Here are some unique things you can combine with your print marketing efforts for maximum trade show results:

Look for Ways to Be Different

A company in Los Angeles called Finders Key Purse found they got the notice they wanted at trade shows by thinking slightly outside the box. Their product was aimed to make it easier for women to find their keys in their overflowing purses. Because they wanted to market their product primarily to college women, they decided to dress up as cheerleaders to make their booth both themed and identifiable.

The tactic had nothing to do with looking like a group of sorority sisters. The actual staff of the company was mostly composed of older women. With tennis shoes and silly outfits, they looked fun, friendly, and focused. You certainly don’t have to dress up as cheerleaders to gain attention to your IT booth. But you may want to come up with a way to give your company a fresh makeover when it comes to your trade shows. Clothing is one major way that you can set your company apart, but it’s certainly not the only way.

Stock Up on Freebies

Trade show freebies are some of the best parts of going to a trade show. Practically every company is giving out some type of gadget or item with their name splayed all over it. These are a great way to get noticed because it provides immediate gratification and keeps your company name front and center.

And of course, you’re going to need a friendly staff and excellent printed materials. Once you hook people in with a little gimmick, you have the opportunity to introduce your business and give people an idea of how you can really help them get where they’re going.

 

 

 

 


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Printed Reminders Keep Sales on Track

Calendar Concept with a red pin

Remembering to go to the doctor or dentist’s office was much simpler back in the day when nearly everyone had a printed calendar. You would go home after a visit and immediately add your next visit to your calendar. The complexities of life today means that it can be tough to keep track of everything, even if you’re putting follow-up visits in your smartphone. The cost of a missed office visit can really add up over time, causing professionals to lose thousands of dollars per year. The tiny cost of creating a simple printed reminder that can be saved to your patients’ fridge provides an extra touch point for busy individuals.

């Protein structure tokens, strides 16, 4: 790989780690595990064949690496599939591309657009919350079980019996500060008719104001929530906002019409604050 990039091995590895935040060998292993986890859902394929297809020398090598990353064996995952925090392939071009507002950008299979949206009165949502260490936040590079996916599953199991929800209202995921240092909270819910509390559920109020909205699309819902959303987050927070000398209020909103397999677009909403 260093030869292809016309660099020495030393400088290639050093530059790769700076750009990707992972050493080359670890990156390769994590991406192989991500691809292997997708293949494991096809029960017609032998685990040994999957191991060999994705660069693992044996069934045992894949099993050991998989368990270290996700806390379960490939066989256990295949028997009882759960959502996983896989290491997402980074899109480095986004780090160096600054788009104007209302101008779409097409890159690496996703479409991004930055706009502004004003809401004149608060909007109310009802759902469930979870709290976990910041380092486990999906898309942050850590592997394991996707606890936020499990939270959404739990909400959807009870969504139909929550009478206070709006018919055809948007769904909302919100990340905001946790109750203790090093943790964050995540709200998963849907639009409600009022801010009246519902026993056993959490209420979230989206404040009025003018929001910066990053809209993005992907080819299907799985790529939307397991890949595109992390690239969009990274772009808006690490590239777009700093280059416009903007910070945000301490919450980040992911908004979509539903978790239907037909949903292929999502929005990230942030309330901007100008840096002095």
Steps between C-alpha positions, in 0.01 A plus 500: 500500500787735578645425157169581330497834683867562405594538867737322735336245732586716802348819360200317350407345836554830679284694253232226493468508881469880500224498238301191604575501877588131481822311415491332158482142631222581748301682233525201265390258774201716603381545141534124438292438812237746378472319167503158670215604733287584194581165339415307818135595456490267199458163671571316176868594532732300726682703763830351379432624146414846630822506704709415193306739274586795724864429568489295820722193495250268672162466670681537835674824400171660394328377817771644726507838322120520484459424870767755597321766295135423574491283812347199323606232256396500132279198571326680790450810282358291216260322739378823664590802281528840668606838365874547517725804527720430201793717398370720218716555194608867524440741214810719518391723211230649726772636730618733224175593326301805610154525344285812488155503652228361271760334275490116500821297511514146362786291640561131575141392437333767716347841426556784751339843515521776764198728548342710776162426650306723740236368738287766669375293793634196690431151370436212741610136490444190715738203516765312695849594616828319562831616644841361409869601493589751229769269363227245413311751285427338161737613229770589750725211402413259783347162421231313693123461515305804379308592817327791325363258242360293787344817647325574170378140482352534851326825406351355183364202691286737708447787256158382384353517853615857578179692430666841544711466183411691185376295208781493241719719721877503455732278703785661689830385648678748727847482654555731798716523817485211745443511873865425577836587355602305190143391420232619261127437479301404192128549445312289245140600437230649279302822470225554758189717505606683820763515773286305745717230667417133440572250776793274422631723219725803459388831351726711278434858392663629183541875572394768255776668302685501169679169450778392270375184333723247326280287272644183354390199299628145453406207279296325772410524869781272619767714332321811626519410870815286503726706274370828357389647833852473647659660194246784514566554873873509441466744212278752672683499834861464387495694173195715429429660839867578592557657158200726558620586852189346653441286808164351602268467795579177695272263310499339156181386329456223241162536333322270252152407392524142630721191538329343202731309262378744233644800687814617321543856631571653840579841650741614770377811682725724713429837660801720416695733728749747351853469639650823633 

Improved Experiences

Improving the experience of patients in today’s competitive environment may mean the difference between a growing and robust practice and one that dwindles away over the years. One physician’s office saw the benefits firsthand when Dr. Marcus L. decided to implement small printed reminders for his patients. As a family health practitioner, Dr. Marcus would often require follow-up visits with patients after their blood work was returned to review their results. Many patients would forget about this check-point, costing his staff time and money due to blank spots in their schedules with no billable time.

Boosting Revenue

Dr. Marcus was already working with a local print shop on some flyers for an upcoming health fair, and his account manager heard his woes and recommended a short-term test of some printed reminders. Dr. Marcus agreed and printed up a 3 month supply of the small reminders for his staff to pass out to patients. What he discovered after that test period was quite surprising! His staff helped track the number of empty slots. He discovered that there were 25% fewer empty slots on his schedule due to the reminders!

Printed reminders help keep patients and staff on track with follow-up visits for doctors and dentists — and could benefit many other professional offices as well! Think hairdressers, aestheticians . . . the list is endless!